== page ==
Slowmotion popcorn CC BY-SA 3.0.
Dr Chris Smith of The Naked Scientists on the physics of popcorn, smart insulin, and the prospect of a breath-test for Parkinson's disease.
Insulin and syringe commonly used to manage type 1 diabetes.
A new smart insulin engineered in the lab can automatically respond to changing blood sugar levels, raising the prospect of more effective treatments for diabetics.
Dr Chris Smith from the Naked Scientists told This Way Up's Simon Morton that treatment with insulin has revolutionised the control of diabetes. Type 1 Diabetes occurs when individuals cannot produce enough of the hormone insulin themselves, leading to high blood sugar levels and damage to organs including the eyes, kidneys, nervous system and blood vessels.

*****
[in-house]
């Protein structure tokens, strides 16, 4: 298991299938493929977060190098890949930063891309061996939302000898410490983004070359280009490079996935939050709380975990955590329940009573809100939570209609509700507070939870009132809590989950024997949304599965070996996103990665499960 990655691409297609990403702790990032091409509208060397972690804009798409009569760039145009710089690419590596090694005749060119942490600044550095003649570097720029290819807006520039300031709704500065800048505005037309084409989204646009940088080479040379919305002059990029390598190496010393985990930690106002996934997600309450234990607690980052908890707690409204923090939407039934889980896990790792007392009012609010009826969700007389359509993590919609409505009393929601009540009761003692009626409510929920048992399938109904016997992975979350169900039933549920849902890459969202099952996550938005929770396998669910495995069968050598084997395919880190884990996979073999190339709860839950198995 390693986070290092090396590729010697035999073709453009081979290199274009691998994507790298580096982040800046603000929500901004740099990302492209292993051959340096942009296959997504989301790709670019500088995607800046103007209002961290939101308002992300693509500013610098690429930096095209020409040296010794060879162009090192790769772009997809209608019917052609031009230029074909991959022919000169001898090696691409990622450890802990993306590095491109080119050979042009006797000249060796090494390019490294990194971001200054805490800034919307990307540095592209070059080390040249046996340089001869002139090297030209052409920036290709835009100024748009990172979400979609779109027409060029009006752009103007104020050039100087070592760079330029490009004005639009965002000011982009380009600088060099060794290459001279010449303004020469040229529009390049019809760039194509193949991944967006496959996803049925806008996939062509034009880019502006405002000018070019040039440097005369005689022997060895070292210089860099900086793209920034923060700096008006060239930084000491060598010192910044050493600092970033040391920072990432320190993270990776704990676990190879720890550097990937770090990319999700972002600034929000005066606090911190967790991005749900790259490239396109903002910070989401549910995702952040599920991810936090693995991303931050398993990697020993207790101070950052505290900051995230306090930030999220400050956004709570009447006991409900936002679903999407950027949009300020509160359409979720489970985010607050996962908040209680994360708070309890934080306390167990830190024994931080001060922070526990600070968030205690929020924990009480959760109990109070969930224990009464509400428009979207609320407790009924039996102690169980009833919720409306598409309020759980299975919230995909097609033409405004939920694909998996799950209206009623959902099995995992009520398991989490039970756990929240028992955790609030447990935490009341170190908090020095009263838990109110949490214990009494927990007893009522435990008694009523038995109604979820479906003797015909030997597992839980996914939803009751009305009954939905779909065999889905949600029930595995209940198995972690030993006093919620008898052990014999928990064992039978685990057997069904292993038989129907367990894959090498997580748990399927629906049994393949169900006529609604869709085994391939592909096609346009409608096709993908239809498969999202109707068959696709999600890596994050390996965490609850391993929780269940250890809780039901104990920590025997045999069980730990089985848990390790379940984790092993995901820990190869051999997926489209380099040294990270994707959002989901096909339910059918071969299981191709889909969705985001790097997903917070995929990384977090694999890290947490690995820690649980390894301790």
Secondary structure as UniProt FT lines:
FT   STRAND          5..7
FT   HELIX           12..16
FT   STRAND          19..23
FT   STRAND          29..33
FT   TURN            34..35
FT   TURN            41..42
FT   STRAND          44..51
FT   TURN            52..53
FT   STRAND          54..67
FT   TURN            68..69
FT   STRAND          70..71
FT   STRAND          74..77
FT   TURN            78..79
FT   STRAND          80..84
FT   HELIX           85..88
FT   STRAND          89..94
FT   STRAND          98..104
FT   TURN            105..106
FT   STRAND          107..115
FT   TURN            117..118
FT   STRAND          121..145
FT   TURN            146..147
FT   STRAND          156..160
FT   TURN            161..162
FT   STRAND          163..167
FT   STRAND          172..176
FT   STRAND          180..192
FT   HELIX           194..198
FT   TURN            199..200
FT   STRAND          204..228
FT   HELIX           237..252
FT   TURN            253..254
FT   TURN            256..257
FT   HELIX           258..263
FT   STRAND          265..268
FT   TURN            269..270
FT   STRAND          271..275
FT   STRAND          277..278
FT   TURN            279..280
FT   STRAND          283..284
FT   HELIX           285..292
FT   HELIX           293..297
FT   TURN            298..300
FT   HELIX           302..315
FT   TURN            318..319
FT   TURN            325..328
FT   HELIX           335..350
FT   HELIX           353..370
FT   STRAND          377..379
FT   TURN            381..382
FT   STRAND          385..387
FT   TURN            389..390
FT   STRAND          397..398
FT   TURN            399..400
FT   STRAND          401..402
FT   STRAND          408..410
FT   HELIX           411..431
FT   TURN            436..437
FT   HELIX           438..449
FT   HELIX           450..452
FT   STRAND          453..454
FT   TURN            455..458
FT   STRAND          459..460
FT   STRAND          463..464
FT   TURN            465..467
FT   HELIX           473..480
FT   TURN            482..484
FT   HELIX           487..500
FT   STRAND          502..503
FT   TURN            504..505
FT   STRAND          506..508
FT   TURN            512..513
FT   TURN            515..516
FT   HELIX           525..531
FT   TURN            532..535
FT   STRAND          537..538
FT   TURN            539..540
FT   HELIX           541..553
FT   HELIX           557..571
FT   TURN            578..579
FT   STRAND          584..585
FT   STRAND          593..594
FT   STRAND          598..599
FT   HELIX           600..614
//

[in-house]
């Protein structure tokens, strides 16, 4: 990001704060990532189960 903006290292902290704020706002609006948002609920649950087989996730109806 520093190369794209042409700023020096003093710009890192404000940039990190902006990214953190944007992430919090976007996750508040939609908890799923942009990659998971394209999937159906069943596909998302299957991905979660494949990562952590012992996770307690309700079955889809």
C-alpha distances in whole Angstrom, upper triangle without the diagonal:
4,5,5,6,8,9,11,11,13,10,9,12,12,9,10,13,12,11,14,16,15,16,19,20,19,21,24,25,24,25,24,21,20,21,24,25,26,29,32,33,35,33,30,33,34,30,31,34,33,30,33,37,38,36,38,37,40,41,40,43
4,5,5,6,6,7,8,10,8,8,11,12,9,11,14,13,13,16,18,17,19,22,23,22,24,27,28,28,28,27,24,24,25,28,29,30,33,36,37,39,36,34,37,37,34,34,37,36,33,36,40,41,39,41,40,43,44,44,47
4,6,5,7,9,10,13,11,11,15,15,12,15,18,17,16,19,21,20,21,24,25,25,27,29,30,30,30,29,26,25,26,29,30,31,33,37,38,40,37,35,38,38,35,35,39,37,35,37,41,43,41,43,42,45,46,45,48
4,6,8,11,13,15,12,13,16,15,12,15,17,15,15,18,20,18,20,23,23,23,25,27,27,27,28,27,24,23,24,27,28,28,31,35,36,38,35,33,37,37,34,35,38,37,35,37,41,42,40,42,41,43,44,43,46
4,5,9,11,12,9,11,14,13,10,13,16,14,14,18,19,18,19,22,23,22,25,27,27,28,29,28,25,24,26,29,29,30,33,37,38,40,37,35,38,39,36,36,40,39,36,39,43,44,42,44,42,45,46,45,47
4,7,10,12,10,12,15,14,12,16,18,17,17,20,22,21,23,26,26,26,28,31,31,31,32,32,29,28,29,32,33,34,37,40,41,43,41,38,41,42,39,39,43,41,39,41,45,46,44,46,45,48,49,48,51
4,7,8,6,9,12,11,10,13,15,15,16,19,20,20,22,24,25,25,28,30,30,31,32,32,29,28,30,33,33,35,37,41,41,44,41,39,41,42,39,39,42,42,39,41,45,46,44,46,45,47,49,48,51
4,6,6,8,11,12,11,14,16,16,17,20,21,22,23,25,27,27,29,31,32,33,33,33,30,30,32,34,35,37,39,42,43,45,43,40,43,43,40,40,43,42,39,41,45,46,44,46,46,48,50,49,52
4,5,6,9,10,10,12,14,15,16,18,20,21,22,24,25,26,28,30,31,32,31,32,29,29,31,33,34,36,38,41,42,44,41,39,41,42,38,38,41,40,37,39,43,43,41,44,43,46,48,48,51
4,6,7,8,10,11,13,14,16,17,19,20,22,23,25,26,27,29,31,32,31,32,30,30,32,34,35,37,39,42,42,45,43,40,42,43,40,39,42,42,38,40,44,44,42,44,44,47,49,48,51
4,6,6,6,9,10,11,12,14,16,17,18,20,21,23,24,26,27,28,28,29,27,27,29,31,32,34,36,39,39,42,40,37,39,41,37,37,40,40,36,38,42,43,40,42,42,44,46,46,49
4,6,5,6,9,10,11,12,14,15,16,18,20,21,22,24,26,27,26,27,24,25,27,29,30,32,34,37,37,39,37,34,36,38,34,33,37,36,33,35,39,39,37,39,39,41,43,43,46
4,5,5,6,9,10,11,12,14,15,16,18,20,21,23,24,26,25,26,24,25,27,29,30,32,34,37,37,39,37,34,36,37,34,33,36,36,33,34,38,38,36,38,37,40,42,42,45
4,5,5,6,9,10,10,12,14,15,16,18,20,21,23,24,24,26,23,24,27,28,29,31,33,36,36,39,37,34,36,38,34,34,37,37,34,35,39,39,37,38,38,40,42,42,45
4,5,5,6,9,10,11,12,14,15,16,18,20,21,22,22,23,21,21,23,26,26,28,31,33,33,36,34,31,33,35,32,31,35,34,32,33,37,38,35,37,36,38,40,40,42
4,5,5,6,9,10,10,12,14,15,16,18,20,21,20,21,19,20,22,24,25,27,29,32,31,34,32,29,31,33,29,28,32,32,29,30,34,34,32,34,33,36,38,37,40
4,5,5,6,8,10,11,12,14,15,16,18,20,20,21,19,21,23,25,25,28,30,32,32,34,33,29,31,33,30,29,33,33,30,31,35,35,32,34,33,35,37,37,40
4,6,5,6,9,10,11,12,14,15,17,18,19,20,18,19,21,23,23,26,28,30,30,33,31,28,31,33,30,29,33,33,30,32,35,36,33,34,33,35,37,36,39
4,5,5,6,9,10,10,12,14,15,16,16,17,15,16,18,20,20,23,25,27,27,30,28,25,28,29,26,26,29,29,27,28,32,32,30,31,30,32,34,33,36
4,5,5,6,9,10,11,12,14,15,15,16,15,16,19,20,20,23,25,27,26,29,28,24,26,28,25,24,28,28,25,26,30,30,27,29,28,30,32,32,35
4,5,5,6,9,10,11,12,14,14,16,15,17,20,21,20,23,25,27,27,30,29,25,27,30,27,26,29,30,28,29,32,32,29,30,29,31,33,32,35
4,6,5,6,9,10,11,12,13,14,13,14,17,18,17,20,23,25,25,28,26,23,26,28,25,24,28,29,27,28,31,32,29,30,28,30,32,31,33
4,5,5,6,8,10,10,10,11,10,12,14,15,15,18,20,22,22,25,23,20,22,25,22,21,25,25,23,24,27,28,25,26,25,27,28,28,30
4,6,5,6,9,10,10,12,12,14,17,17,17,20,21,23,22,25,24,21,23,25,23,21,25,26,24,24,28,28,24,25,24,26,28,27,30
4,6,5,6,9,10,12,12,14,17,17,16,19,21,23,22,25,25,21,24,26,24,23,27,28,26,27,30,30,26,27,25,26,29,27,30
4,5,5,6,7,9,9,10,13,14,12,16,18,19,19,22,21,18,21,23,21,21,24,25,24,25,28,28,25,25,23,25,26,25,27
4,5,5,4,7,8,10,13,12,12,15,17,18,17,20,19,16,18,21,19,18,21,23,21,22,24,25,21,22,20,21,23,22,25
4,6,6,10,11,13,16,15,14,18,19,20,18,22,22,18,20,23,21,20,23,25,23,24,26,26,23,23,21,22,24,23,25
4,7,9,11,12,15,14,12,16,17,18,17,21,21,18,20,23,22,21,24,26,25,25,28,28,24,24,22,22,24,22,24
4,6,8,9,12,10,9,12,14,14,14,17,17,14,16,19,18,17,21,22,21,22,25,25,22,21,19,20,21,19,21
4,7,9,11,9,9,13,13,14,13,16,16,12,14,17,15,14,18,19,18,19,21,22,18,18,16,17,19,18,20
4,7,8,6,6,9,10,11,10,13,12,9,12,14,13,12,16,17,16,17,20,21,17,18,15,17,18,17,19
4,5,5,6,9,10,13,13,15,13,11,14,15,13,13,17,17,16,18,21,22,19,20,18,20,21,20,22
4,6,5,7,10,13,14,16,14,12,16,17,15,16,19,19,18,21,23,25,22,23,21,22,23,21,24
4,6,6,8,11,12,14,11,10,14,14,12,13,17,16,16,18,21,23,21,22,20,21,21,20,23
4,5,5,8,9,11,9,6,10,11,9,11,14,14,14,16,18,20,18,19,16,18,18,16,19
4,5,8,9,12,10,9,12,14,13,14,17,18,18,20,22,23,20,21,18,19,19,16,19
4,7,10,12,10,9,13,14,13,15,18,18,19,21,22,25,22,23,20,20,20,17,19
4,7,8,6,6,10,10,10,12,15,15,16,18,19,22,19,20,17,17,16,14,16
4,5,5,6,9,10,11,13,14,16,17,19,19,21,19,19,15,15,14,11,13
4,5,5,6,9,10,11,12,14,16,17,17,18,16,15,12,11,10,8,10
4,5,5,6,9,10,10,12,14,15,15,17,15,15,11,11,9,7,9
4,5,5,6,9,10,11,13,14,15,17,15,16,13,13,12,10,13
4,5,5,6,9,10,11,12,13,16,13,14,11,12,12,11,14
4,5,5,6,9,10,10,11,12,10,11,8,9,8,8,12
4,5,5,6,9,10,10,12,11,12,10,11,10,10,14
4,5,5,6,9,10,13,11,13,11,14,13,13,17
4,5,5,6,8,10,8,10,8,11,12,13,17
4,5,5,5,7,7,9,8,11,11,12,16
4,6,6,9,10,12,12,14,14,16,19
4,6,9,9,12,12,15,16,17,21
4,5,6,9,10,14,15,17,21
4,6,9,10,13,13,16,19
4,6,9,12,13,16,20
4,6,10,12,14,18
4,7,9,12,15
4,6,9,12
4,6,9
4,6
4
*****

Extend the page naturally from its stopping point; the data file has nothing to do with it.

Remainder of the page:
Self-administering insulin by injection has become the most important treatment But diabetics are still at risk of side effects caused by low and high blood sugar levels because it's difficult to get the dosage exactly right.
Now a team of scientists led by Daniel Anderson at MIT has engineered a form of insulin that can circulate in an inactive state in the blood, but then springs to life in response to blood sugar levels. Injected into mice with the rodent equivalent of diabetes, the new drug controlled blood sugar levels including infusions of sugar to mimic meals, for many hours.
Dr Smith says the study sounds promising.
"This strongly suggests you could have a pill or an injection...that you could administer once a day, and it would control your blood sugar through the day without a person having to worry about measuring their blood sugar or supplementing their insulin levels".